“To the snow,” Pablo said and touched cups with him. Robert Jordan looked him in the eyes and clinked his cup. You bleary-eyed murderous sod, he thought. I’d like to clink this cup against your teeth. Take it easy, he told himself, take it easy.
I read a great book at my catering shift today (it was in some atrium of the Glenrose hospital, which housed a very small library). The book contained the memoirs of some Canadian journalist called Charles Lynch who had among other things, such as following Che Guevara as he stomped out of a speech by the U.S. Secretary of the Treasury right into the bathroom where he relieved himself and gave a hearty “LIBERDAD,” been a war correspondent during World War II.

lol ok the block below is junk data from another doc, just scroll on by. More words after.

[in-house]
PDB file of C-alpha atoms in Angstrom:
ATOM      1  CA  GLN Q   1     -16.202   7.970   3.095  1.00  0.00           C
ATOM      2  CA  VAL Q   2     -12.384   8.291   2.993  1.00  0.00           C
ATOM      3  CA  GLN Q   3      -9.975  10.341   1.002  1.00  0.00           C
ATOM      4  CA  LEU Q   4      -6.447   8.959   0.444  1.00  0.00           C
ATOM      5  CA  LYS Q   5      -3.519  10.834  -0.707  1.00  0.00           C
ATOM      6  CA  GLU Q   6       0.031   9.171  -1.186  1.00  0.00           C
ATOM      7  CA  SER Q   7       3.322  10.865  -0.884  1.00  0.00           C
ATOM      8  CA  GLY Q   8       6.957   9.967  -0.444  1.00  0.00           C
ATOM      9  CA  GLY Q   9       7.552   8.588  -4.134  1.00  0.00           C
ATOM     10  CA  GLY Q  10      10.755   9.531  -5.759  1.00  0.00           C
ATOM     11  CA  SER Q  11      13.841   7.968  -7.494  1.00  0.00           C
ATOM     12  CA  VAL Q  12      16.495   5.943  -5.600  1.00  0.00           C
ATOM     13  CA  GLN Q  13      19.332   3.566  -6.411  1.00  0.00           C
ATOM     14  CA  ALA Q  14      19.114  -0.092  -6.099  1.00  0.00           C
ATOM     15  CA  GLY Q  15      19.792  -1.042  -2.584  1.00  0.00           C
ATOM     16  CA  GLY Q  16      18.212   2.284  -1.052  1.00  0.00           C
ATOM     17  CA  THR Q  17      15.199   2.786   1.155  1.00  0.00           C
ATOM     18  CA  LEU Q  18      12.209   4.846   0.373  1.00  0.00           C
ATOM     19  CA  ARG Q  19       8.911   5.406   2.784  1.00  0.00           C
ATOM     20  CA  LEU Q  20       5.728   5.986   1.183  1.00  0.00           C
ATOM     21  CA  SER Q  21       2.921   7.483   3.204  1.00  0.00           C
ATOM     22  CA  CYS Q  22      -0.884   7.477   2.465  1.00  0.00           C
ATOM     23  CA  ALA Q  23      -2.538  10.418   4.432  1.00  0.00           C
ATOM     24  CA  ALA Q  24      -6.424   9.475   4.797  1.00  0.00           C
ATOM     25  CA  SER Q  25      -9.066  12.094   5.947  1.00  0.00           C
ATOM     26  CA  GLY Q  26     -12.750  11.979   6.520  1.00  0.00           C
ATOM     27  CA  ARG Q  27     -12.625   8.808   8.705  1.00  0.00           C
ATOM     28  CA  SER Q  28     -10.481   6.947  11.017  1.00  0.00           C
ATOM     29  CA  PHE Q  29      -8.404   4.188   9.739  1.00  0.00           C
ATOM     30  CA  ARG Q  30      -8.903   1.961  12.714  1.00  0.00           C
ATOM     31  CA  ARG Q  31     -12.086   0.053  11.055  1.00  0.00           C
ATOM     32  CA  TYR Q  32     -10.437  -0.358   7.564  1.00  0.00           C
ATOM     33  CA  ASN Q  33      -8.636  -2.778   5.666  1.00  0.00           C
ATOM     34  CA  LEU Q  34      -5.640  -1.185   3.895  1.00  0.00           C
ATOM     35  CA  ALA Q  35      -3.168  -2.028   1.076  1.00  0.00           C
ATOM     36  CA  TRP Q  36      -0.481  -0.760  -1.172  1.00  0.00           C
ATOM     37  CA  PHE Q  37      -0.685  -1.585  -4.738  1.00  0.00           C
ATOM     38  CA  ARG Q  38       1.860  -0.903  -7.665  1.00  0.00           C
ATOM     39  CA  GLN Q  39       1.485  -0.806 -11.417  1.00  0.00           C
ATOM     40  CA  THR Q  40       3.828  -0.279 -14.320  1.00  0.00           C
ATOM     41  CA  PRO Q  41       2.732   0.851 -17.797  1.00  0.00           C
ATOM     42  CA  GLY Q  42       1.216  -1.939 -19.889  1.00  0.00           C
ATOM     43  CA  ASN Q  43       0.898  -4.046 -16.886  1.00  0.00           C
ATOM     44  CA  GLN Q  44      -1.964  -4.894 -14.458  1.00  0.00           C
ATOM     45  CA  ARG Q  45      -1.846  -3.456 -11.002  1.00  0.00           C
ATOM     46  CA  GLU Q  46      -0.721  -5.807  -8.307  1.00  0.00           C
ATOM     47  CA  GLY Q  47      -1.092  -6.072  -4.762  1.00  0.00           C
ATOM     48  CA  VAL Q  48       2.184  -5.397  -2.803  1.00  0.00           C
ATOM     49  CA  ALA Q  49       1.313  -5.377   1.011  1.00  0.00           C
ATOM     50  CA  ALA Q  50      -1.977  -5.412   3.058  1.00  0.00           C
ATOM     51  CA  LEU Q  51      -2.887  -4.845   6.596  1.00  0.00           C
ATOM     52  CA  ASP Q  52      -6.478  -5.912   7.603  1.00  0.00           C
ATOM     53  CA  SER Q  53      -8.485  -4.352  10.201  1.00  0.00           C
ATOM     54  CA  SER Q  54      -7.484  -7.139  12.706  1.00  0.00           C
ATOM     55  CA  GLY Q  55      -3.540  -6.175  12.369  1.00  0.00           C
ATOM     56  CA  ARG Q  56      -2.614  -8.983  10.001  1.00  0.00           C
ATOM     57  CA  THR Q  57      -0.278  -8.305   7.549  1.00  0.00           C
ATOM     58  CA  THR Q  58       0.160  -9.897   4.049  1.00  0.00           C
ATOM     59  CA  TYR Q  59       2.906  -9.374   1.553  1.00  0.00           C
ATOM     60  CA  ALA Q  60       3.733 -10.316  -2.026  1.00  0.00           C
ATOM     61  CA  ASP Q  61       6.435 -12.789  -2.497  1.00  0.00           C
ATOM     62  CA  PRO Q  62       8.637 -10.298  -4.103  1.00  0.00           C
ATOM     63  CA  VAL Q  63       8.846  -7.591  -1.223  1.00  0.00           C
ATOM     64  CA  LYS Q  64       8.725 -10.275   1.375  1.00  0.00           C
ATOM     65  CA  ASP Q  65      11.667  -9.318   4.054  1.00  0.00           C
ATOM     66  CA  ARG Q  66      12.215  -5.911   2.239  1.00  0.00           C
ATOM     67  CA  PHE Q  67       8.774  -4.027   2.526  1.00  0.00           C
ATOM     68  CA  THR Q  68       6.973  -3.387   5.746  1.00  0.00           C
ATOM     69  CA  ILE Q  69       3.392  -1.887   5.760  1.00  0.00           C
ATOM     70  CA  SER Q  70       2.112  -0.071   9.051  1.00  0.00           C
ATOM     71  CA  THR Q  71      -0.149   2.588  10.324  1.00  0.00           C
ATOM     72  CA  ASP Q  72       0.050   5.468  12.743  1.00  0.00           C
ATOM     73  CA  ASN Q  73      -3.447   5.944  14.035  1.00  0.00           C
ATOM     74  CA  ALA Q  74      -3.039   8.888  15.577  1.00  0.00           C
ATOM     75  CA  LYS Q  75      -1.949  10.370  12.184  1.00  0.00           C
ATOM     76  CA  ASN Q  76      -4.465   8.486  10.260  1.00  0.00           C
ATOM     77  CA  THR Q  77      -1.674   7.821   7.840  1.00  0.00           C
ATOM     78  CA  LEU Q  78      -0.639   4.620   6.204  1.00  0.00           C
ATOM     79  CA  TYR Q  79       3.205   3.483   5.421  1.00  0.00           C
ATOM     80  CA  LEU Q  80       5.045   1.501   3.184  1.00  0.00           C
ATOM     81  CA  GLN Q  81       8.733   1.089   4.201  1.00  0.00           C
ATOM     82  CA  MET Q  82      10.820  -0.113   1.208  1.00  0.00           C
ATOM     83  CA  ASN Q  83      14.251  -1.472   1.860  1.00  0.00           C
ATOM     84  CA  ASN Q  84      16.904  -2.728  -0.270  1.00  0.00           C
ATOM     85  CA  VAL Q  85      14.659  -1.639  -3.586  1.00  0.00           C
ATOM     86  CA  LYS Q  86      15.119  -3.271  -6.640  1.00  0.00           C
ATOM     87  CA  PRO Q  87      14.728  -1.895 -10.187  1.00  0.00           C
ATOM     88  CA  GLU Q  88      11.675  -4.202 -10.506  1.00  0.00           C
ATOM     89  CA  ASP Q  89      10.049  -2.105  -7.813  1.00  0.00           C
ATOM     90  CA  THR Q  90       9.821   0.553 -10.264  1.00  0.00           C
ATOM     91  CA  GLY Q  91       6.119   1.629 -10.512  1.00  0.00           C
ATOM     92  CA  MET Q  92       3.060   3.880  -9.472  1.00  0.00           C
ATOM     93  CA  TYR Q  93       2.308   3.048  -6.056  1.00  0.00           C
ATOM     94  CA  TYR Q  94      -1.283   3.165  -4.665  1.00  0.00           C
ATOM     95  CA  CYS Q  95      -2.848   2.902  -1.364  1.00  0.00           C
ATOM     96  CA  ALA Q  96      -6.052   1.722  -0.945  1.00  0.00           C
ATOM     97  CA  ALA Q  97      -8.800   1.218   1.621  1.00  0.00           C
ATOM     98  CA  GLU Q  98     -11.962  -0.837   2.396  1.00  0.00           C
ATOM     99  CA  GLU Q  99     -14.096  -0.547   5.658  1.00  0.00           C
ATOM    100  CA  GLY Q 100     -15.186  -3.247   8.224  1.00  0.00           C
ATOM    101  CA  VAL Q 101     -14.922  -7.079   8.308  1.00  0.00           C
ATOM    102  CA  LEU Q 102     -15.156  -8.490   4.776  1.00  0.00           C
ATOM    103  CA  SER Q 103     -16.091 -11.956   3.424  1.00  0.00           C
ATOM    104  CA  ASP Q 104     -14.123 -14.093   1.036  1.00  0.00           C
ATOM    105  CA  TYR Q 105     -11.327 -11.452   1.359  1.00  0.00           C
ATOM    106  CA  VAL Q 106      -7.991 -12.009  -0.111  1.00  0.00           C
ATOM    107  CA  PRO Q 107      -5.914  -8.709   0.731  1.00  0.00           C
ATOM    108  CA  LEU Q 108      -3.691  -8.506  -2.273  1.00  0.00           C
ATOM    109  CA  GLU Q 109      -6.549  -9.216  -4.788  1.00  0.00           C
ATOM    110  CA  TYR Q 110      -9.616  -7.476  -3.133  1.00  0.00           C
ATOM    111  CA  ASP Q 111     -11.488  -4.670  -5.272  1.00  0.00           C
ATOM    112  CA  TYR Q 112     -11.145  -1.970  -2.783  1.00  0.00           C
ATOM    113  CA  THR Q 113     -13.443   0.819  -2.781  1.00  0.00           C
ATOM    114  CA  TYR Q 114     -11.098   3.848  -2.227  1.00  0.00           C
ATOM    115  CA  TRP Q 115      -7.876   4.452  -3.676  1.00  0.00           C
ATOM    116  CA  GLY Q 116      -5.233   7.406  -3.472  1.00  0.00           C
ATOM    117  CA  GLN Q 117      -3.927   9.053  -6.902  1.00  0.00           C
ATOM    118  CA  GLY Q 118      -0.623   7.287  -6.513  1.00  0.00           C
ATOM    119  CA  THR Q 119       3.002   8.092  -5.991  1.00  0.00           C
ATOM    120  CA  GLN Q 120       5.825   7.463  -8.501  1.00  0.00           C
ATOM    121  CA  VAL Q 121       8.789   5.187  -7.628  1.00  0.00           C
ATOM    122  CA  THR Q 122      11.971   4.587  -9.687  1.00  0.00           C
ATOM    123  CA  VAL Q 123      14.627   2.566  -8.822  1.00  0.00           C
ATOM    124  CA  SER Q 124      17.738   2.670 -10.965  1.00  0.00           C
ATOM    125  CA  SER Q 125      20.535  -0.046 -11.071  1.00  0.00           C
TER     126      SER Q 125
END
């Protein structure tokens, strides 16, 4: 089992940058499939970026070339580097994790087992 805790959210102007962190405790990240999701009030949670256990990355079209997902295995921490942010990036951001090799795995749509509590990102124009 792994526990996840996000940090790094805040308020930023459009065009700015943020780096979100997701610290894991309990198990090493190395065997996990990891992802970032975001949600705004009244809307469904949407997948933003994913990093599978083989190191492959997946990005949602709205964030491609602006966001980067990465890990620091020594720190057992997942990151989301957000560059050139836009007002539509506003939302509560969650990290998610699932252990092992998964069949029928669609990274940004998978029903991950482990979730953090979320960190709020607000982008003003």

Dublin 6 December 1909
Have I shocked you by the dirty things I wrote to you? You think perhaps that my love is a filthy thing. It is, darling, at some moments. I dream of you in filthy poses sometimes. I imagine things so very dirty that I will not write them until I see how you write yourself. The smallest things give me a great cockstand – a whorish movement of your mouth, a little brown stain on the seat of your white drawers, a sudden dirty word spluttered out by your wet lips, a sudden immodest noise made by you behind and then a bad smell slowly curling up out of your backside. At such moments I feel mad to do it in some filthy way, to feel your hot lecherous lips sucking away at me, to fuck between your two rosy-tipped bubbies, to come on your face and squirt it over your hot cheeks and eyes, to stick it between the cheeks of your rump and bugger you.
Basta per stasera!